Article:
The federal framers signed the Constitution in Philadelphia on September 17, 1787. The following July 4, Philadelphians celebrated the Constitution’s ratification with a mile-long “Grand Federal Procession,” led by a six-horse coach ornamented by a thirteen-foot gilded copy of the Constitution held by an eagle bearing the phrase “THE PEOPLE.” Boston, Baltimore, Charleston, and New York hosted similar parades. A schoolbook printed eight years later declared the Constitution “the greatest by far that any people ever had; and it can scarcely be expected that any ever should be greater.” That same year—1796—the original Constitution was placed under the care of Secretary of State Thomas Jefferson and then deposited in Treasury Department storerooms. On the eve of British occupation of Washington in August 1814, three government clerks spirited the Constitution in a linen sack across the Potomac to a Virginia gristmill. It later was returned to a Treasury Department archive, then placed in the Washington Orphan Asylum, and finally in a secured State Department storage basement. After a transfer to a Library of Congress cellar in 1921 and to Fort Knox during the Second World War, the document was brought back to Washington, DC, sealed in a bulletproof case, and escorted down Pennsylvania Avenue by two tanks and a detachment of four servicemen bearing submachine guns. The Constitution was interred in the vast, dim rotunda of the National Archives Building, flanked by the Declaration of Independence and Bill of Rights, where it has since remained under armed guard in a bomb-proof vault that nightly descends into the floor.
The Constitution is nearly untouchable. For nearly two and a half centuries, Americans have avoided amending or fundamentally reinterpreting the Constitution. Scholars attribute the Constitution’s stability to Article V, to the rarity of national partisan and legislative realignment, to Supreme Court gradualism, and to popular veneration. These accounts focus mainly or exclusively on national political institutions, often ignoring the hundreds of state constitutions and thousands of state amendments.
I argue that through conflict decentralization, state constitutional reform guides and stabilizes national political development. Specifically, reformers thwarted by Article V or entrenched federal judges may instead attempt state constitutional revision. Regular, ongoing state constitutional reform resolves national controversies, deterring radical federal amendment and judicial review. State constitutional instability secures federal stability.
I suggest that conflict decentralization can take several paths. Congressional party development follows punctuated equilibrium, with extended periods of party parity in Congress discouraging Article V amendment. Long stretches of congressional parity and federal court gradualism affect state constitutionalism in a few ways. Congressional or federal judicial debate, if followed by inaction, can channel reformers to the states, a case of deference, in which constitutional reform occurs only at the state level. State debate and experimentation can yield convergence, elevating a constitutional issue to the federal level, allowing federal imitation by amendment, statute, or court ruling. States may also obviate federal reform entirely, precluding federal reform debates or, if federal debate occurs, circumventing federal actors to unilaterally address national concerns. Cases of preclusion are akin to the dog that did not bark, revealing in state constitutional debates those nationally salient issues largely absent in congressional and federal judicial records and therefore often ignored. Importantly, in each of these cases—deference, convergence, preclusion, and circumvention—active state constitutionalism resolves national issues for federal actors. Not all cases follow this pattern. Deference also allows divergence, conflict, and dysfunction in state constitutionalism, requiring federal intervention. Similarly, federal debate may incite active dictation of state policy. And federal actors may frame some national constitutional issues in ways that entirely preempt state intervention. But even in these cases, state constitutional reform shapes the choices of federal actors.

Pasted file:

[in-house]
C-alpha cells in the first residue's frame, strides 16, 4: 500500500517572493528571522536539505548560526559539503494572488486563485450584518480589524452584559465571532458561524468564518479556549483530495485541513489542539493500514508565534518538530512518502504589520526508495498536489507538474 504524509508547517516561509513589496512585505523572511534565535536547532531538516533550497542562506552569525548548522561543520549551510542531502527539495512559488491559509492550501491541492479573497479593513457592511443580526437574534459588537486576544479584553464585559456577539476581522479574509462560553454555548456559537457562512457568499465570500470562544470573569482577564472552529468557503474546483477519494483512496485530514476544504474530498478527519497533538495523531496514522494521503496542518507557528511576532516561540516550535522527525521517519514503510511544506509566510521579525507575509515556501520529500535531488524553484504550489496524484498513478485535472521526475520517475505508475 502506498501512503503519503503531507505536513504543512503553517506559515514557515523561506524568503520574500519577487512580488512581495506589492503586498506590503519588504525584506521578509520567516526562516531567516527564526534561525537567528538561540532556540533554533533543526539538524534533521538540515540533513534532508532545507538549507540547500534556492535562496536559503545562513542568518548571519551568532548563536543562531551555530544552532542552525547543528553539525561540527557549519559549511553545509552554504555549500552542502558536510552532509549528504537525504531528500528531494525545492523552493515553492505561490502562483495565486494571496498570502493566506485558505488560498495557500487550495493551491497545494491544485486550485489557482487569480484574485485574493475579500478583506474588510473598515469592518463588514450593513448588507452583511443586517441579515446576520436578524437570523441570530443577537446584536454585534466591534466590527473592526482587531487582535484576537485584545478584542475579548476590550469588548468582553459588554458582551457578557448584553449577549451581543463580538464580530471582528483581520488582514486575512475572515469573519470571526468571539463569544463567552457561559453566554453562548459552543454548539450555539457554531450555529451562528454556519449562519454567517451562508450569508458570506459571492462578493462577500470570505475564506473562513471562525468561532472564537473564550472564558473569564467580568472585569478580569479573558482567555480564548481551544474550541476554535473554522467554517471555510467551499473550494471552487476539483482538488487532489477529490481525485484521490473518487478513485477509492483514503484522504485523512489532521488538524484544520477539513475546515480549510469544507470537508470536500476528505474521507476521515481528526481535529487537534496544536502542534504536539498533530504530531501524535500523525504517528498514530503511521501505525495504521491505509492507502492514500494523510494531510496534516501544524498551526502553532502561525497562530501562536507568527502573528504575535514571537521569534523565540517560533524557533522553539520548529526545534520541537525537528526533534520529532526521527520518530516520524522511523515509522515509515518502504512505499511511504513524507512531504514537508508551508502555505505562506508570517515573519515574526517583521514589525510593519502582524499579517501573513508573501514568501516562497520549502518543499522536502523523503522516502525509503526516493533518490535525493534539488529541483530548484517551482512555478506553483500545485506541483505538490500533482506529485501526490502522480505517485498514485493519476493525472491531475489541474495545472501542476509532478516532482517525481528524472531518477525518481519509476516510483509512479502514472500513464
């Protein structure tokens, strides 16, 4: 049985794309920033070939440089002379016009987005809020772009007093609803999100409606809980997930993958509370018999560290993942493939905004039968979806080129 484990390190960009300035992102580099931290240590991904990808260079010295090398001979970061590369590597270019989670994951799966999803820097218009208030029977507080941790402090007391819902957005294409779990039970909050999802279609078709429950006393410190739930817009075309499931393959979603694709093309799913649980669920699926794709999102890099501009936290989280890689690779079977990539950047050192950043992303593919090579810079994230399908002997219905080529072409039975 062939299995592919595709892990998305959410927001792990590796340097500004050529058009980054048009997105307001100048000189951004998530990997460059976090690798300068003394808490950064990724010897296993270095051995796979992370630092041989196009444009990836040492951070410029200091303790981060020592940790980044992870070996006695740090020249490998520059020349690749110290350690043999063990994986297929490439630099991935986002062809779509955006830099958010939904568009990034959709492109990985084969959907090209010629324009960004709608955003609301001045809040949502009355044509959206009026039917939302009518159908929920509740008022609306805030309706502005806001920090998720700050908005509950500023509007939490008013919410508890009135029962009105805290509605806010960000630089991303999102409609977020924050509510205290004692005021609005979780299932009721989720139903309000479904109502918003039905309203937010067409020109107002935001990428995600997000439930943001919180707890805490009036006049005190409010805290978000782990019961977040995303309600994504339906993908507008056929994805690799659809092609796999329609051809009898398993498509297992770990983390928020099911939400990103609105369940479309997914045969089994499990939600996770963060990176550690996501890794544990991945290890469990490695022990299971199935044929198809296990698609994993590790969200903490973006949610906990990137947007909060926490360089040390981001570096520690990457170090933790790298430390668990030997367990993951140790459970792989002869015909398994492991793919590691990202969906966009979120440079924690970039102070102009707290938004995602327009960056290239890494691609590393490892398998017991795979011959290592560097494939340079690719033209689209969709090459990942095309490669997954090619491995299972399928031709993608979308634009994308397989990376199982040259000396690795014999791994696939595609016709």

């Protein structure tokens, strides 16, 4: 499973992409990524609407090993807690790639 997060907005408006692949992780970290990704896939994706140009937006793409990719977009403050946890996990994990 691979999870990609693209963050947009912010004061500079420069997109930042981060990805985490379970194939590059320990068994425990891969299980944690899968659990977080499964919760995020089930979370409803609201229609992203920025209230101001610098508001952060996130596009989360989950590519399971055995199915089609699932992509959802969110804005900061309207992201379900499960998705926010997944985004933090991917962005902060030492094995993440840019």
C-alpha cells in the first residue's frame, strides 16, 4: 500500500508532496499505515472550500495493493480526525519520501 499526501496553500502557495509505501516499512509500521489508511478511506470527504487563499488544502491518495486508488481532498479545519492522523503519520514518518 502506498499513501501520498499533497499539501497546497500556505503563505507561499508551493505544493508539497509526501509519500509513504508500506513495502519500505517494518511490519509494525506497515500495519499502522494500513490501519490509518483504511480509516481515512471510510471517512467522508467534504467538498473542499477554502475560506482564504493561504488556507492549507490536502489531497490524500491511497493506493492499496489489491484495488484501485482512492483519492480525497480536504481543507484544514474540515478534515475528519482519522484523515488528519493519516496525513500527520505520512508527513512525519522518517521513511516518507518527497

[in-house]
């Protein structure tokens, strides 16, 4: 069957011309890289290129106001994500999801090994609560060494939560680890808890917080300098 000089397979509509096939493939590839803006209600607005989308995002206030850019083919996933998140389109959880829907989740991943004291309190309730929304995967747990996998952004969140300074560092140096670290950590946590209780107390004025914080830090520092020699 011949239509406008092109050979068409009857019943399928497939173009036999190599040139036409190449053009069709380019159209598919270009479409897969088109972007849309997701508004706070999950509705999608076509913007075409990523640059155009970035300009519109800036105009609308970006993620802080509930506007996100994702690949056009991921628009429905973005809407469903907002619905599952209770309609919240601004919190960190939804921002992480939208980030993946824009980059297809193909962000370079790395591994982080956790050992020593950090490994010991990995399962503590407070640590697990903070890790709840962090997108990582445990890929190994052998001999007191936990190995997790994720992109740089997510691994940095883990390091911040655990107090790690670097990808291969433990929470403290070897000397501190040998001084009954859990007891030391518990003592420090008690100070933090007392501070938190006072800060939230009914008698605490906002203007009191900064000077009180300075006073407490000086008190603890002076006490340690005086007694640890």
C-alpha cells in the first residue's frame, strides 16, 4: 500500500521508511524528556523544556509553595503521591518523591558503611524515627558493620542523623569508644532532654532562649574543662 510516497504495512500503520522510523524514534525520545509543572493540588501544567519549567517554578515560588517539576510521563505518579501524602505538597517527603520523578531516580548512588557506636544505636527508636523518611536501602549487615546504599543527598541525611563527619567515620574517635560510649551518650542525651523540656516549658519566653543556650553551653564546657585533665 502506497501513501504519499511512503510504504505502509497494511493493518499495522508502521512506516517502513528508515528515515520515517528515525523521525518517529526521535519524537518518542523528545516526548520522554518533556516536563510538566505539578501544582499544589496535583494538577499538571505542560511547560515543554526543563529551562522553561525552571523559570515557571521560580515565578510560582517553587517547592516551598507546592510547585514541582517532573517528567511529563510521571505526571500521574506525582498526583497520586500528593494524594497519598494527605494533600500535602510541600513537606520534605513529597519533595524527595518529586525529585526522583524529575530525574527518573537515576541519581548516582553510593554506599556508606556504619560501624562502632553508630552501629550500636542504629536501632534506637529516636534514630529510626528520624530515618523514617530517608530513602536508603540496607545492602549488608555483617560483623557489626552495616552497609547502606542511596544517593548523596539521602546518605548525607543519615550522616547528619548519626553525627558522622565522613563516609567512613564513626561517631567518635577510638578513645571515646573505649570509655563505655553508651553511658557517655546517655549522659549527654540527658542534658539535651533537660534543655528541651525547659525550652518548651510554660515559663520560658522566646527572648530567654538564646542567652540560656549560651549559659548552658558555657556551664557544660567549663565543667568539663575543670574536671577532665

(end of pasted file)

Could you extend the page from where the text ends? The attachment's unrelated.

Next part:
Conflict decentralization follows different paths in different eras. Since the power and cohesiveness of national party coalitions vary over time, so too do patterns of conflict decentralization. National party parity and gridlock encourage federal deference to the states, state experimentation, and convergence and federal imitation of state policy, while periods of one-party dominance allow federal dictation and intervention against divergent state policy. Since these coalition conditions vary cyclically, we similarly see long periods of passive federal deference and convergence give way to moments of active federal dictation and intervention against state constitutionalism.
From Hidden Laws by Robinson Woodward-Burns. Published by Yale University Press in 2021. Reproduced with permission.
Robinson Woodward-Burns is assistant professor of political science at Howard University.